The tubular plug 29 threadedly fitted into the lower end of the down tube 26 has a cylindrical strainer which is formed of, for example, wire netting and extends into the down tube 26 from the inner end of the plug 29. A support 48 for holding a metal pipe 47 is threadedly fitted into the outer end portion of the plug 29. A lubrication oil supply pipe 49 made of flexible material, for example, synthetic rubber is connected to the metal pipe 47. The rear end of the lubrication oil supply pipe 49 is connected to a metal pipe 50 fitted to the engine housing 23.
As schematically illustrated in FIG. 6, the metal pipe 50 is connected to a lubrication oil passageway 51, which conducts lubrication oil to the cam shaft and crank shaft of the engine through a feed pump P.sub., for example, of the trochoid type, counter balance valves V1, V2 and filter F. After lubricating these cam shaft and crank shaft, the lubrication oil flows through various gaps in the engine housing 23 to be collected in a pan 52. The lubrication oil thus collected is delivered to a lubrication oil return passageway 53 by a scavenge pump P2 and then from said return passageway 53 to a metal pipe 54 (FIG. 1) fixed to the engine housing 23. The above-mentioned internal arrangement of the engine housing 23 is already known and is not related to the object of this invention, any further description thereof being omitted.
As shown in FIG. 1, a lubrication oil return tube 55 made of flexible material such as synthetic rubber is connected at one end to the outer end of the metal pipe 54, and at the other end to a metal pipe 56. A member 57 fixed to the other end of the last mentioned metal pipe 56 is further threadedly inserted into a block 58 welded to the underside of the main pipe 24 at a point apart from the junction 26a of the main pipe 24 and down tube 26. A curved metal outlet pipe 59 is fitted to the inner end of the block 58. The opening of said outlet pipe 59 is positioned in a direction departing from the junction 26a.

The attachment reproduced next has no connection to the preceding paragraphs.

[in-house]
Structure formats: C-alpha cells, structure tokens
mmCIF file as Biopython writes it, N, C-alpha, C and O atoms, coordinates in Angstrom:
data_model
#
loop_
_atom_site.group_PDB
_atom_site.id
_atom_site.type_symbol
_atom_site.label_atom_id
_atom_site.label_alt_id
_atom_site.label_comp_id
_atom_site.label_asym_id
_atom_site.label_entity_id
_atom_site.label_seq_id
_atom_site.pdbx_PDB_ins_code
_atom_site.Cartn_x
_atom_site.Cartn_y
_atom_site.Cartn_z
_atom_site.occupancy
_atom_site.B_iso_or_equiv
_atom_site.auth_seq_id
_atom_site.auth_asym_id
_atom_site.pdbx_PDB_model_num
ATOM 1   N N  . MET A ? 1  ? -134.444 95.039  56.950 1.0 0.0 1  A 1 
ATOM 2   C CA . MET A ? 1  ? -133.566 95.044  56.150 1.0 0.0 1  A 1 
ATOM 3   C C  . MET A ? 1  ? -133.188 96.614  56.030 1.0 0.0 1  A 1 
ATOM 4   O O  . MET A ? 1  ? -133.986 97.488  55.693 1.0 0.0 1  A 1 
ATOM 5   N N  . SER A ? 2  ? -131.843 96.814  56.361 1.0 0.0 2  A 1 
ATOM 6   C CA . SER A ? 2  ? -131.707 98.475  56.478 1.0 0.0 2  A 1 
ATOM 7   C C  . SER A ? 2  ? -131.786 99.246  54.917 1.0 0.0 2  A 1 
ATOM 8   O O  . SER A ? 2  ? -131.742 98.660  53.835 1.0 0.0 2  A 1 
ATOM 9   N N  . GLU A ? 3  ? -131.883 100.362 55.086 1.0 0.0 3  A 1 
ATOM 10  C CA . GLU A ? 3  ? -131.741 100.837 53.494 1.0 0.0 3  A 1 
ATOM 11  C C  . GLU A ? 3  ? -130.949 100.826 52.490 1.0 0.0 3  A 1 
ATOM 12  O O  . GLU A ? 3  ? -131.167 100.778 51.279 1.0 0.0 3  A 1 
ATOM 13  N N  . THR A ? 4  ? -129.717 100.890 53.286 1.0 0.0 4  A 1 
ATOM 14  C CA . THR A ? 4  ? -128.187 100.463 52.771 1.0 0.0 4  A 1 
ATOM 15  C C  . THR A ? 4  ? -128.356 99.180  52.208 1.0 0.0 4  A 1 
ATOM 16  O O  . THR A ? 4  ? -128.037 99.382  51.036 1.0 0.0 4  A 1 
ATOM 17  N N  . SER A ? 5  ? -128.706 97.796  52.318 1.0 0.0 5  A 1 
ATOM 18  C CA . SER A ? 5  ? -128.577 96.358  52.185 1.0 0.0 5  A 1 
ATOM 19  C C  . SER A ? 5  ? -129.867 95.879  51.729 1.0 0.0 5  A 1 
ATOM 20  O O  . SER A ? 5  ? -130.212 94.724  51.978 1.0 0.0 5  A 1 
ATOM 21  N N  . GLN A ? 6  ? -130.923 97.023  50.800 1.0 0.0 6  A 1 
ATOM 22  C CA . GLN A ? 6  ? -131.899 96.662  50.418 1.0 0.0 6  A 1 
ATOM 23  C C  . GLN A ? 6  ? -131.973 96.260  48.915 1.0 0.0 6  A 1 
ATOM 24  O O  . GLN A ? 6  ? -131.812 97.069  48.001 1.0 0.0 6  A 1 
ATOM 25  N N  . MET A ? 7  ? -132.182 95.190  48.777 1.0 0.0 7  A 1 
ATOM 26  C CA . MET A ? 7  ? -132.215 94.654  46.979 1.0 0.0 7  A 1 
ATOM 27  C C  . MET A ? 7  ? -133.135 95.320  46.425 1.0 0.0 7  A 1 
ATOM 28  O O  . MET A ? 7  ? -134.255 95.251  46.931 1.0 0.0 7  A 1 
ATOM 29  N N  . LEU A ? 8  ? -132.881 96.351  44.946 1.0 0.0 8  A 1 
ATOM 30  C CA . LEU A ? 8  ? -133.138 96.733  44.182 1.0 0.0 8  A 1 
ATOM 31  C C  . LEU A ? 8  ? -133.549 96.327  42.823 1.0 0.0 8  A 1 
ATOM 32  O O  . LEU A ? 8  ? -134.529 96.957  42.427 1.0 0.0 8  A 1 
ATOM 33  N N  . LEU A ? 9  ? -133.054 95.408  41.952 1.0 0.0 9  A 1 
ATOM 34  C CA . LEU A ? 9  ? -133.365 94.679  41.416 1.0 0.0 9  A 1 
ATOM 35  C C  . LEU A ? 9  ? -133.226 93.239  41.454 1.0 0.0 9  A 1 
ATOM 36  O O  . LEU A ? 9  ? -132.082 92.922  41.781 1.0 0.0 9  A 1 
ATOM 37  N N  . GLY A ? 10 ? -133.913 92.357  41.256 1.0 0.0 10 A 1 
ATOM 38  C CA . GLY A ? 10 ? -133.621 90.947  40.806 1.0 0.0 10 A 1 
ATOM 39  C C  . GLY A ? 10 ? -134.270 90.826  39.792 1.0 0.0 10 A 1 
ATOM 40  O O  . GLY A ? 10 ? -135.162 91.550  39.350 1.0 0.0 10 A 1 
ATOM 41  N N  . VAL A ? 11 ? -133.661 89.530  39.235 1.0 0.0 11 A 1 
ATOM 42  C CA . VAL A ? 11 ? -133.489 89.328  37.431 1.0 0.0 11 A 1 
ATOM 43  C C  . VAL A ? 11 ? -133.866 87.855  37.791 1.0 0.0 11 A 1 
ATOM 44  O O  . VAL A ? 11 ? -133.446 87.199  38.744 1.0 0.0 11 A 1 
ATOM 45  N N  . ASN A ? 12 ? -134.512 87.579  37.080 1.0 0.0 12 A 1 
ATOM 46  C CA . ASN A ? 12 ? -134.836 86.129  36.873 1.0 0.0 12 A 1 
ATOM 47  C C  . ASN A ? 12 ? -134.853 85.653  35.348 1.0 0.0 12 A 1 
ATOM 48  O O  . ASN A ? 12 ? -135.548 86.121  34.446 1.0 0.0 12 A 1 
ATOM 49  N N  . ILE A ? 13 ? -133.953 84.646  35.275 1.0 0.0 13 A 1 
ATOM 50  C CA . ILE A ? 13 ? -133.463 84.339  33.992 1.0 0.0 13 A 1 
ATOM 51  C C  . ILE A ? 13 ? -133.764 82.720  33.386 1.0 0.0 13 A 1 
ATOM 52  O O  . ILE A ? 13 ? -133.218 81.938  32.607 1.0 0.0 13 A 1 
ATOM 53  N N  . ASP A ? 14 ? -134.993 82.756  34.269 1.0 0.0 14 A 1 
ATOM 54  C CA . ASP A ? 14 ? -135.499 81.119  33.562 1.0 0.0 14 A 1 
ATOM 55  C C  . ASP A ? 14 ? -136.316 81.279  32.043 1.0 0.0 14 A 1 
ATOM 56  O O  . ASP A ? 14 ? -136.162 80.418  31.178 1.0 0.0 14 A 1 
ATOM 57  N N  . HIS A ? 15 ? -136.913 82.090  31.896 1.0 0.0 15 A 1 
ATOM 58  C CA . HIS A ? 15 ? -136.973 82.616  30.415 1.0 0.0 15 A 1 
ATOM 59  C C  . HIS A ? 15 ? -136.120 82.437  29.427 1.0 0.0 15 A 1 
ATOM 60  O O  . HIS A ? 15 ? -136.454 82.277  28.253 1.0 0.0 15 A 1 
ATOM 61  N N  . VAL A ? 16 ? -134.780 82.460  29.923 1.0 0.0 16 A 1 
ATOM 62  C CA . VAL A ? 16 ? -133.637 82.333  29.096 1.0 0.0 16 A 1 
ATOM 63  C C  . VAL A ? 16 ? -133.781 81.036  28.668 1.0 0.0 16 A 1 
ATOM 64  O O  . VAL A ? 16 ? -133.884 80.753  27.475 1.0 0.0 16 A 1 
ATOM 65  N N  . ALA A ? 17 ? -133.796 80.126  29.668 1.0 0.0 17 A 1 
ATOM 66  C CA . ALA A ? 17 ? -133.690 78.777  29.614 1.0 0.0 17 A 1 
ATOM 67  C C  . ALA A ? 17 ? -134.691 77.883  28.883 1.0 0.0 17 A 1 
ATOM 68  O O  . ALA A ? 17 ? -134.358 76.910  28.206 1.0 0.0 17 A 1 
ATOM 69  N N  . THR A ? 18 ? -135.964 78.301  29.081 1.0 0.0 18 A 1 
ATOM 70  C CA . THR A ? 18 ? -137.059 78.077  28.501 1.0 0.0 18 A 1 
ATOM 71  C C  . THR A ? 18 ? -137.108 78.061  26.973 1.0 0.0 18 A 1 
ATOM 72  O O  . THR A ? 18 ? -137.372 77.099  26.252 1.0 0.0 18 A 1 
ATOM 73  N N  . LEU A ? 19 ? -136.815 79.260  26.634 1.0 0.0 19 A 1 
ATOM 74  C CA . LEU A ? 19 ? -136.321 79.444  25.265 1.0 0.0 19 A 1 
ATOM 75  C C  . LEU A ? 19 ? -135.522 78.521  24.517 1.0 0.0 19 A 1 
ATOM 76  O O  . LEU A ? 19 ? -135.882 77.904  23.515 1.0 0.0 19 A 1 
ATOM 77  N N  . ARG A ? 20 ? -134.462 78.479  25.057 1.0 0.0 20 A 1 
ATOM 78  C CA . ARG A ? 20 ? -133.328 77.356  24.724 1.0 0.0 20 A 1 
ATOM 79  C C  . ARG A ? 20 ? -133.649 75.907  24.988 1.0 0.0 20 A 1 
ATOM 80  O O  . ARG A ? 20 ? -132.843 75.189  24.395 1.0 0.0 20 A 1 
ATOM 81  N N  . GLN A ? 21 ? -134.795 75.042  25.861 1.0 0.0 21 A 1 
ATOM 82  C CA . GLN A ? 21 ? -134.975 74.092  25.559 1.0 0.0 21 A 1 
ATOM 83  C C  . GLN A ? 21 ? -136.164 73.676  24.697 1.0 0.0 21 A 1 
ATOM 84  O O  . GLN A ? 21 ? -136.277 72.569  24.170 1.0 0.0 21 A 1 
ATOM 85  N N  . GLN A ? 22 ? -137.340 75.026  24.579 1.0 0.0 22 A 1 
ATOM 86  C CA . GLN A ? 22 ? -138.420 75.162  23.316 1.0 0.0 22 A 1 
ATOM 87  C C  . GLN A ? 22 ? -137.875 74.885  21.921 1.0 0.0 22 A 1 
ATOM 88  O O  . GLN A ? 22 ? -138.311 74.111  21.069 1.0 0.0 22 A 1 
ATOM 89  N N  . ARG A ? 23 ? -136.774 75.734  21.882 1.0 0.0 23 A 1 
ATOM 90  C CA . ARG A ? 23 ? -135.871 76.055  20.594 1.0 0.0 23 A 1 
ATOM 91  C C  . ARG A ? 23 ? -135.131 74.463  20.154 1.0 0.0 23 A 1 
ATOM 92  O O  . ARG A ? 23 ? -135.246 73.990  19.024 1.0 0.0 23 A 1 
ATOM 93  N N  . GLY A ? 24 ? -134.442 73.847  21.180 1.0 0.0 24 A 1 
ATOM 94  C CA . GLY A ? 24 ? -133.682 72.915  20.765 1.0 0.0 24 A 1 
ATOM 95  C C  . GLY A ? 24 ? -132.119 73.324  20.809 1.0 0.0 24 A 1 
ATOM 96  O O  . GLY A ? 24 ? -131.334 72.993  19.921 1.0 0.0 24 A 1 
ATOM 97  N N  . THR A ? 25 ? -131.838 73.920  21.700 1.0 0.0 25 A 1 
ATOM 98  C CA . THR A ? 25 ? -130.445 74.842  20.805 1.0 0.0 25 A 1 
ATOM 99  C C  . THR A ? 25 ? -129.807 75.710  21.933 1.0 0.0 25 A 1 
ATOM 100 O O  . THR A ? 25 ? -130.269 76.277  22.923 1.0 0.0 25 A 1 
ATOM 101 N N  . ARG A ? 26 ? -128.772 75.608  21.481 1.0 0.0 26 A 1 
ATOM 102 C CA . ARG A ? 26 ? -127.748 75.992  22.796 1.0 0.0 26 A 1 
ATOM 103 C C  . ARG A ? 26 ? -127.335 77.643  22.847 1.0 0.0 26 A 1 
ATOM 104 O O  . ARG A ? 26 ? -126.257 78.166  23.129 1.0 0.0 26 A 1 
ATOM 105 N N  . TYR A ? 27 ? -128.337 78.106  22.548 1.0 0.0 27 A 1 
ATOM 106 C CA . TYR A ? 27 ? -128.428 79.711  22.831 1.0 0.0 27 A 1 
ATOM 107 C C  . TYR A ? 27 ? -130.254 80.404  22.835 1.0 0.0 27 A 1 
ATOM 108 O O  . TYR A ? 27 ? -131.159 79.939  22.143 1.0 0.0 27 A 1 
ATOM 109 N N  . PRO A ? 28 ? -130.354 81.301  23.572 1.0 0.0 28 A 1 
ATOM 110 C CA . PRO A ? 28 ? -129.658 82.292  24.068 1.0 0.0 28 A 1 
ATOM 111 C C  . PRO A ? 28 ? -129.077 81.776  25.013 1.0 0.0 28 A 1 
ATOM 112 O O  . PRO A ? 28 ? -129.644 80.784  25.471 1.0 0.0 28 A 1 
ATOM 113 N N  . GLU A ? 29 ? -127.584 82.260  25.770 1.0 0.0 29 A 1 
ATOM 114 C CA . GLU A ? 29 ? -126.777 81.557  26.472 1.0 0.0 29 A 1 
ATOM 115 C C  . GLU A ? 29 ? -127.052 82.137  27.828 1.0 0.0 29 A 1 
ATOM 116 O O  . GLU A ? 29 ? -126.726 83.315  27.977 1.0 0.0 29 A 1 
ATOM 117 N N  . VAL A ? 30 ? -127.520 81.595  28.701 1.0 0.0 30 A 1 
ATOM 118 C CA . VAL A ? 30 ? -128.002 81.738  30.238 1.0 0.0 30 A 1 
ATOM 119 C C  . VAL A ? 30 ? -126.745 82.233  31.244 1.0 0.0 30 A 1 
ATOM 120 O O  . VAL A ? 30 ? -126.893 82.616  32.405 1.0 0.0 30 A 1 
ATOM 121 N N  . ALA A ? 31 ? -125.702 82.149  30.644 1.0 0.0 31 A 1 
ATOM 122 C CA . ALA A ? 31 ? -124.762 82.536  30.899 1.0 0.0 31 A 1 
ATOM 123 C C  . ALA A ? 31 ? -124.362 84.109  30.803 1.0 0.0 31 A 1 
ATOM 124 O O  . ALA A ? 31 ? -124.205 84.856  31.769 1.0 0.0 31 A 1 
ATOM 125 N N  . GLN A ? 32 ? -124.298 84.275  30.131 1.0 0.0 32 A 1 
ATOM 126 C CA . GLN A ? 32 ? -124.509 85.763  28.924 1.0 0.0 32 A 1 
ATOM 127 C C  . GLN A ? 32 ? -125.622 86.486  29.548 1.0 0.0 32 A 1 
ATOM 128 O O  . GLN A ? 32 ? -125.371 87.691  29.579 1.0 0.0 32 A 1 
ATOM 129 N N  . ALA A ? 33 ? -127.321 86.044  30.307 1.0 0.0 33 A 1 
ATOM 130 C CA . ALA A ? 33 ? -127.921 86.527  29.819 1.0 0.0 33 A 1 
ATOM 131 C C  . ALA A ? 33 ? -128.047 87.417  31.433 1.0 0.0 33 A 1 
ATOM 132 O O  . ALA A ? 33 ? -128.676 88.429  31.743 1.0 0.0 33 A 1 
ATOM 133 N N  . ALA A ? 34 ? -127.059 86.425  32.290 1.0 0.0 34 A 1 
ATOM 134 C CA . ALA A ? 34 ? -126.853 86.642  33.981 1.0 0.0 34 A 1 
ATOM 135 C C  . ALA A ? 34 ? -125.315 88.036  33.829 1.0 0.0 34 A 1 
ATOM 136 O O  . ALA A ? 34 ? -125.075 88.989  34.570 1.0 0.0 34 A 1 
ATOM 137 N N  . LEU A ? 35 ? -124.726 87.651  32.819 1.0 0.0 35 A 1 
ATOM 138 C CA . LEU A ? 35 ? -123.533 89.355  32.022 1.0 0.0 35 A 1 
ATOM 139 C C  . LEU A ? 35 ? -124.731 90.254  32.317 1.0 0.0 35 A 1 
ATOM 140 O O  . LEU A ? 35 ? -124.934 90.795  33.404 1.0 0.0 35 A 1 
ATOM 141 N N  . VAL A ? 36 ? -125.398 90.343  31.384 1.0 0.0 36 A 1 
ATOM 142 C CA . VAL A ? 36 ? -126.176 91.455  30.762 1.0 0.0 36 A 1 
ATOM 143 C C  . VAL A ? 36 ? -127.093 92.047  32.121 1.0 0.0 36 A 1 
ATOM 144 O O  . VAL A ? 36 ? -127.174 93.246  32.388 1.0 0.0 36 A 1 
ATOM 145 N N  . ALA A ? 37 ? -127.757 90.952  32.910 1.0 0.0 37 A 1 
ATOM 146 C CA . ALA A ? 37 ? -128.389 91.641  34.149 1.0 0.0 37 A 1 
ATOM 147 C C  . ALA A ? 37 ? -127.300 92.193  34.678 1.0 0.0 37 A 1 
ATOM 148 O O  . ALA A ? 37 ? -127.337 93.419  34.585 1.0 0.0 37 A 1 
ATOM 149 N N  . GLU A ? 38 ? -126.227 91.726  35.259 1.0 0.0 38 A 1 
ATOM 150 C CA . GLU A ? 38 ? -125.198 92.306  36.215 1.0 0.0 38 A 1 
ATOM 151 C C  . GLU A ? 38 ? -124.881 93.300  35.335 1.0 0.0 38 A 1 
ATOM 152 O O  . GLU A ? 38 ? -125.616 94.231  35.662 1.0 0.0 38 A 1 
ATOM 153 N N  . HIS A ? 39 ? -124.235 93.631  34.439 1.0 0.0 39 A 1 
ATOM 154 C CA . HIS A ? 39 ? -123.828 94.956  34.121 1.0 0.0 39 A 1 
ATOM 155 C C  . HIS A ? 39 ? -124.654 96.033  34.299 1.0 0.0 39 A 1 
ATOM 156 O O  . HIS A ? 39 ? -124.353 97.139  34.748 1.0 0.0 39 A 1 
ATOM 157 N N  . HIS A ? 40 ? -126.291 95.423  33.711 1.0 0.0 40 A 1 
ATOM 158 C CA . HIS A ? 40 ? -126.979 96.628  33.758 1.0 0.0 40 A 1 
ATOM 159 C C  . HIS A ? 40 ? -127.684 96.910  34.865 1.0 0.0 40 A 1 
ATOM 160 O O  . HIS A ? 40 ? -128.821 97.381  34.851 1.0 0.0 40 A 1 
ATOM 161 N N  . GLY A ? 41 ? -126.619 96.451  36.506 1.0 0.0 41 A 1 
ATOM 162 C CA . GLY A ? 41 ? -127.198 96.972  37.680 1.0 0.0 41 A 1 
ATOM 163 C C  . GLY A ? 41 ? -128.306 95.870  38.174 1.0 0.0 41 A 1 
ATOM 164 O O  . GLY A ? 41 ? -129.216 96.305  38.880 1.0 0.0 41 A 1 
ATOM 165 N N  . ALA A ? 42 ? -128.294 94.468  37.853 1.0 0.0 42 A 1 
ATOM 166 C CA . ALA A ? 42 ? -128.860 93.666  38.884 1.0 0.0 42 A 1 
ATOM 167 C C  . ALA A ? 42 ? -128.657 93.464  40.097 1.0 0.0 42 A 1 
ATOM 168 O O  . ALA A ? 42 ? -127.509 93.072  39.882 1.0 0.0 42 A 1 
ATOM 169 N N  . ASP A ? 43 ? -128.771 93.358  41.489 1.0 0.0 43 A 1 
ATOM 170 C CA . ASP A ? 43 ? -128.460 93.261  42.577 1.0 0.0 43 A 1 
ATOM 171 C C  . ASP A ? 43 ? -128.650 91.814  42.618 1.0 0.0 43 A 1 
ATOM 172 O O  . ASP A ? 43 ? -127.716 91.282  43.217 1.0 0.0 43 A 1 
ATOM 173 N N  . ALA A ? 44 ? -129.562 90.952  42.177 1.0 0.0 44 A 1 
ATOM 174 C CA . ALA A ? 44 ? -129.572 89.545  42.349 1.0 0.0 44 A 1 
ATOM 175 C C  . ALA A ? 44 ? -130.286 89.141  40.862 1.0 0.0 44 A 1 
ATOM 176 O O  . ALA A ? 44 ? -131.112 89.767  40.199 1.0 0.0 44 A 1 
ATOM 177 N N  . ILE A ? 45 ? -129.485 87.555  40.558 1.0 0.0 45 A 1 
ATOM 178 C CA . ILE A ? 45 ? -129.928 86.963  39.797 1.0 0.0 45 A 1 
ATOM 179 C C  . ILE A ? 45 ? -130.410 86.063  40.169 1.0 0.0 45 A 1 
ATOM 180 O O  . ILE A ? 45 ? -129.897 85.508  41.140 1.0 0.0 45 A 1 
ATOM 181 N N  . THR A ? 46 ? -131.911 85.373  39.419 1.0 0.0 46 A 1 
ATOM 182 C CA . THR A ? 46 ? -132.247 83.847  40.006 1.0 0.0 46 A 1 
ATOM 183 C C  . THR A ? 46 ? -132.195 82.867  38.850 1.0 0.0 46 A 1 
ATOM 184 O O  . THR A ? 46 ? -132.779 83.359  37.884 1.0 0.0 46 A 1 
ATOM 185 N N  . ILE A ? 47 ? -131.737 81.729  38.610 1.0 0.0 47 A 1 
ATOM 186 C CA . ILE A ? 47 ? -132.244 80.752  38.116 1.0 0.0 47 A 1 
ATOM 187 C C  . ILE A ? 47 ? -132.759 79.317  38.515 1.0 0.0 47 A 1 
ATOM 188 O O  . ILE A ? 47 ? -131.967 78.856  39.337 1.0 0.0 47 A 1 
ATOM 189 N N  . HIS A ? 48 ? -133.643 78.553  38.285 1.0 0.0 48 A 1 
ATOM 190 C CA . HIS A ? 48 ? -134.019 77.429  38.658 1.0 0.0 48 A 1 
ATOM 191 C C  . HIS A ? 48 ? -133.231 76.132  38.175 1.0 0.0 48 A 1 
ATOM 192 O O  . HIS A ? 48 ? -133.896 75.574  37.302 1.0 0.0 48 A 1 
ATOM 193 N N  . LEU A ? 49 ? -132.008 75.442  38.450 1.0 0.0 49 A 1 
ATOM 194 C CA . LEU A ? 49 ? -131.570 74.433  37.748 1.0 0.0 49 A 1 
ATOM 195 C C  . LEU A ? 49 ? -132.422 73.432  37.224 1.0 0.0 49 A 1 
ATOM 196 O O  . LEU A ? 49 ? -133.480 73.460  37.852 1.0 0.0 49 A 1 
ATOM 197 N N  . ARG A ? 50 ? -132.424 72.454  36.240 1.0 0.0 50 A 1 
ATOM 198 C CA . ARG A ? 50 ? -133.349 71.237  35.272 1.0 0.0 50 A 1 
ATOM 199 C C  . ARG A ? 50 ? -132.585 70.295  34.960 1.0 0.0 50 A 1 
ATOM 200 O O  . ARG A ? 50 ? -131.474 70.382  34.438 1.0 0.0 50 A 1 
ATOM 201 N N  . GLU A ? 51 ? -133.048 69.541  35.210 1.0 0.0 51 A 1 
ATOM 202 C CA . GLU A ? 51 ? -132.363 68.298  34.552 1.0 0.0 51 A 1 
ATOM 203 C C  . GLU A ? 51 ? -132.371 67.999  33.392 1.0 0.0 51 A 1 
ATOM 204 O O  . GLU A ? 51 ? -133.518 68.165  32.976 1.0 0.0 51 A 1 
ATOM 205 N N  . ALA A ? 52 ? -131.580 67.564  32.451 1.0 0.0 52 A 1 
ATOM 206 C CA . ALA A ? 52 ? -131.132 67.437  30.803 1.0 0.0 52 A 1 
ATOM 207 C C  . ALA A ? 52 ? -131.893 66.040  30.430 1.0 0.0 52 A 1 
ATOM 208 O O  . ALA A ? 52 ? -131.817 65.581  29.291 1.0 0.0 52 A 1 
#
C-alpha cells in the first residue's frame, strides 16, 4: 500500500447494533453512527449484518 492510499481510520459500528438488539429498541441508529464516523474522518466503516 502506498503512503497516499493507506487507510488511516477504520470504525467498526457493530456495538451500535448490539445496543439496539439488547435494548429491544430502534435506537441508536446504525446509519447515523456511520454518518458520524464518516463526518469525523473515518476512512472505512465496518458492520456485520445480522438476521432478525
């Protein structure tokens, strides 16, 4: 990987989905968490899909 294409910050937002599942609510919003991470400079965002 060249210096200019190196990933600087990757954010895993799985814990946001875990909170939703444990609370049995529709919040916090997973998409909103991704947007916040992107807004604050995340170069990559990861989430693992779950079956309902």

As shown in FIGS. 1, 7 and 8, a filler neck 60 is welded to the forward upper part of the main pipe 24. A tank cap 62 provided with a level gauge 61 is threadedly fitted into the filler neck 60. Welded to the inner wall of the filler neck 60 is the upper end of a metal breather pipe 63 which is intended to compensate for fluctuations in the amount of air and oil held in the lubrication oil tank 30. A semicircular cover plate 64 (FIGS. 7 and 8) is welded to the inner wall of the filler neck 60 at a point above the breather pipe 63. The cover plate 64 is provided with a downward folded portion 65 which prevents lubrication oil from flowing into the breather pipe 63 when the oil is charged into the tank 30. The breather pipe 63 curvedly extends through the main pipe 24 and penetrates the lower wall of the main pipe 24 to be welded thereto. A flexible tube 66 formed of, for example, synthetic rubber and fitted to the lower end of the breather pipe 63 communicates with the internal space of the engine housing 23. In this embodiment, the flexible tube 66 is connected to a metal pipe 68 (FIG. 9) inserted into the cylinder head cover 67 of the engine housing 23 and communicates with a space 69 for holding a valve mechanism, etc. However, the flexible tube 66 may be connected, as shown in the modification of FIG. 10, to a metal pipe 71 inserted into the crank case 70 of the engine housing 23. In this case, the metal pipe 71 communicates with a space 72 for holding a gear shaft, etc.